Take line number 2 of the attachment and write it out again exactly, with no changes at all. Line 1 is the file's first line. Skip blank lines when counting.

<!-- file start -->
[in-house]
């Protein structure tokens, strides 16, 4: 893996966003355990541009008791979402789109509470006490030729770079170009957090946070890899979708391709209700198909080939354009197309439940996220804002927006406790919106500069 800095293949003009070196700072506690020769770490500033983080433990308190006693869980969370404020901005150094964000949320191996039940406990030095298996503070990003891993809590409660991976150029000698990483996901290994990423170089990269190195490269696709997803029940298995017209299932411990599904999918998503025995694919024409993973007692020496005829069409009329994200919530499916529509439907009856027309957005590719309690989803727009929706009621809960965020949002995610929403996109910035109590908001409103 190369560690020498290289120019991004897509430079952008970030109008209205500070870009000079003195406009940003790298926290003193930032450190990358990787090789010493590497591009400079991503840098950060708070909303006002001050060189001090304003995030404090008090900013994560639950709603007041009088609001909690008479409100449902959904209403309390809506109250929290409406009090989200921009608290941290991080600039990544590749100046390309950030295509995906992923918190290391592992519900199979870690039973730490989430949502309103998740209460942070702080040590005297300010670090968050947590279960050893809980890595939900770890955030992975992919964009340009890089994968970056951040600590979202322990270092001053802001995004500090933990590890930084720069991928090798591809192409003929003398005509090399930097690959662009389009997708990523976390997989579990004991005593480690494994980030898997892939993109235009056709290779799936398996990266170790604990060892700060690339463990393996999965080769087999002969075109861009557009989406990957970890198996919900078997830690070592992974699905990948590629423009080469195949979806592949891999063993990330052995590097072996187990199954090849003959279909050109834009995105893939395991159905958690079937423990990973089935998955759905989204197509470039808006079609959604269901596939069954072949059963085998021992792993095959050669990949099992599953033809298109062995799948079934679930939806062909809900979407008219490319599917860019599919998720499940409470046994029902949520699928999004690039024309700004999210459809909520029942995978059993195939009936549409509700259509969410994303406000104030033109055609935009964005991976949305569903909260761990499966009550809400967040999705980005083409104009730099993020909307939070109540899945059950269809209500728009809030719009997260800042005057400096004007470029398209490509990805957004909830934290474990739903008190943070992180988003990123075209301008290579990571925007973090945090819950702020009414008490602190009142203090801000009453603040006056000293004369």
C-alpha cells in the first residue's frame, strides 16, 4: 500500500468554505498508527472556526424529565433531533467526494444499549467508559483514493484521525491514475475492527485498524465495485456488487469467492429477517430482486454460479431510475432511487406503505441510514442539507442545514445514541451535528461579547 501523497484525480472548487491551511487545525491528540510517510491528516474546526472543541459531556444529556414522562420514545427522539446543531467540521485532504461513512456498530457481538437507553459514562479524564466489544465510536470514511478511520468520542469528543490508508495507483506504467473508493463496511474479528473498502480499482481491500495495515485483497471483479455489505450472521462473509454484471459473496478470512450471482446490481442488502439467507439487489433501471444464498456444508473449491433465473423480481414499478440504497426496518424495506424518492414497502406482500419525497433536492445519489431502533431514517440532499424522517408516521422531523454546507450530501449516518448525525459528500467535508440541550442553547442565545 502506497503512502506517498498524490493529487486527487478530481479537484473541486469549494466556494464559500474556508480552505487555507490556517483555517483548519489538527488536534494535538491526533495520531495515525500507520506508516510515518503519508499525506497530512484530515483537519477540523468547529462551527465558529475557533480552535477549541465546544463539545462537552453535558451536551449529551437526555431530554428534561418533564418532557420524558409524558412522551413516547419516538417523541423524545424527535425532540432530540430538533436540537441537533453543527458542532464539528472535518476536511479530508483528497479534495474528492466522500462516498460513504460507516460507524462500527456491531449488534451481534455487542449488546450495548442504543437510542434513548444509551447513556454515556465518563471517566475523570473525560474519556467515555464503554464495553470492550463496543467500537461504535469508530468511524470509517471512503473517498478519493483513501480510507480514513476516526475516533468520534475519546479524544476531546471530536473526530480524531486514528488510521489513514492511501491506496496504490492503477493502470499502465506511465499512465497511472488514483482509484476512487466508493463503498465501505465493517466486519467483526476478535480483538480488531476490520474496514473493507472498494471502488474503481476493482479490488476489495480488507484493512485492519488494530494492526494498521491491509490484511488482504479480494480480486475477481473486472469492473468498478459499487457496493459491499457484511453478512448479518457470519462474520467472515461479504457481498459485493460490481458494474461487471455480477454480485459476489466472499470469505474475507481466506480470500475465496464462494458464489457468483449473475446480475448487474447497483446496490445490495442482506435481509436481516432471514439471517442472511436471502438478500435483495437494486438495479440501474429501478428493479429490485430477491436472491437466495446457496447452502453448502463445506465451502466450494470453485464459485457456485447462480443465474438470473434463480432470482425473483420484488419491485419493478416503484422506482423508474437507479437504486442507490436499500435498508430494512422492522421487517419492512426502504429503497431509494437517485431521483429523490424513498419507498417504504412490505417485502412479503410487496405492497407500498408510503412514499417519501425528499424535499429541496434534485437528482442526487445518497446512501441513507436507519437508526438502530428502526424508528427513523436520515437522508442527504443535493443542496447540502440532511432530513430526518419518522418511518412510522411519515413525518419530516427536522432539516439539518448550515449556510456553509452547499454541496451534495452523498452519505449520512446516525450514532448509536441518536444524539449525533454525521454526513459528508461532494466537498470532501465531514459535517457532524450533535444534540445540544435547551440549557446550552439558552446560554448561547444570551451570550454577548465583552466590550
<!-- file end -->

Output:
């Protein structure tokens, strides 16, 4: 893996966003355990541009008791979402789109509470006490030729770079170009957090946070890899979708391709209700198909080939354009197309439940996220804002927006406790919106500069 800095293949003009070196700072506690020769770490500033983080433990308190006693869980969370404020901005150094964000949320191996039940406990030095298996503070990003891993809590409660991976150029000698990483996901290994990423170089990269190195490269696709997803029940298995017209299932411990599904999918998503025995694919024409993973007692020496005829069409009329994200919530499916529509439907009856027309957005590719309690989803727009929706009621809960965020949002995610929403996109910035109590908001409103 190369560690020498290289120019991004897509430079952008970030109008209205500070870009000079003195406009940003790298926290003193930032450190990358990787090789010493590497591009400079991503840098950060708070909303006002001050060189001090304003995030404090008090900013994560639950709603007041009088609001909690008479409100449902959904209403309390809506109250929290409406009090989200921009608290941290991080600039990544590749100046390309950030295509995906992923918190290391592992519900199979870690039973730490989430949502309103998740209460942070702080040590005297300010670090968050947590279960050893809980890595939900770890955030992975992919964009340009890089994968970056951040600590979202322990270092001053802001995004500090933990590890930084720069991928090798591809192409003929003398005509090399930097690959662009389009997708990523976390997989579990004991005593480690494994980030898997892939993109235009056709290779799936398996990266170790604990060892700060690339463990393996999965080769087999002969075109861009557009989406990957970890198996919900078997830690070592992974699905990948590629423009080469195949979806592949891999063993990330052995590097072996187990199954090849003959279909050109834009995105893939395991159905958690079937423990990973089935998955759905989204197509470039808006079609959604269901596939069954072949059963085998021992792993095959050669990949099992599953033809298109062995799948079934679930939806062909809900979407008219490319599917860019599919998720499940409470046994029902949520699928999004690039024309700004999210459809909520029942995978059993195939009936549409509700259509969410994303406000104030033109055609935009964005991976949305569903909260761990499966009550809400967040999705980005083409104009730099993020909307939070109540899945059950269809209500728009809030719009997260800042005057400096004007470029398209490509990805957004909830934290474990739903008190943070992180988003990123075209301008290579990571925007973090945090819950702020009414008490602190009142203090801000009453603040006056000293004369």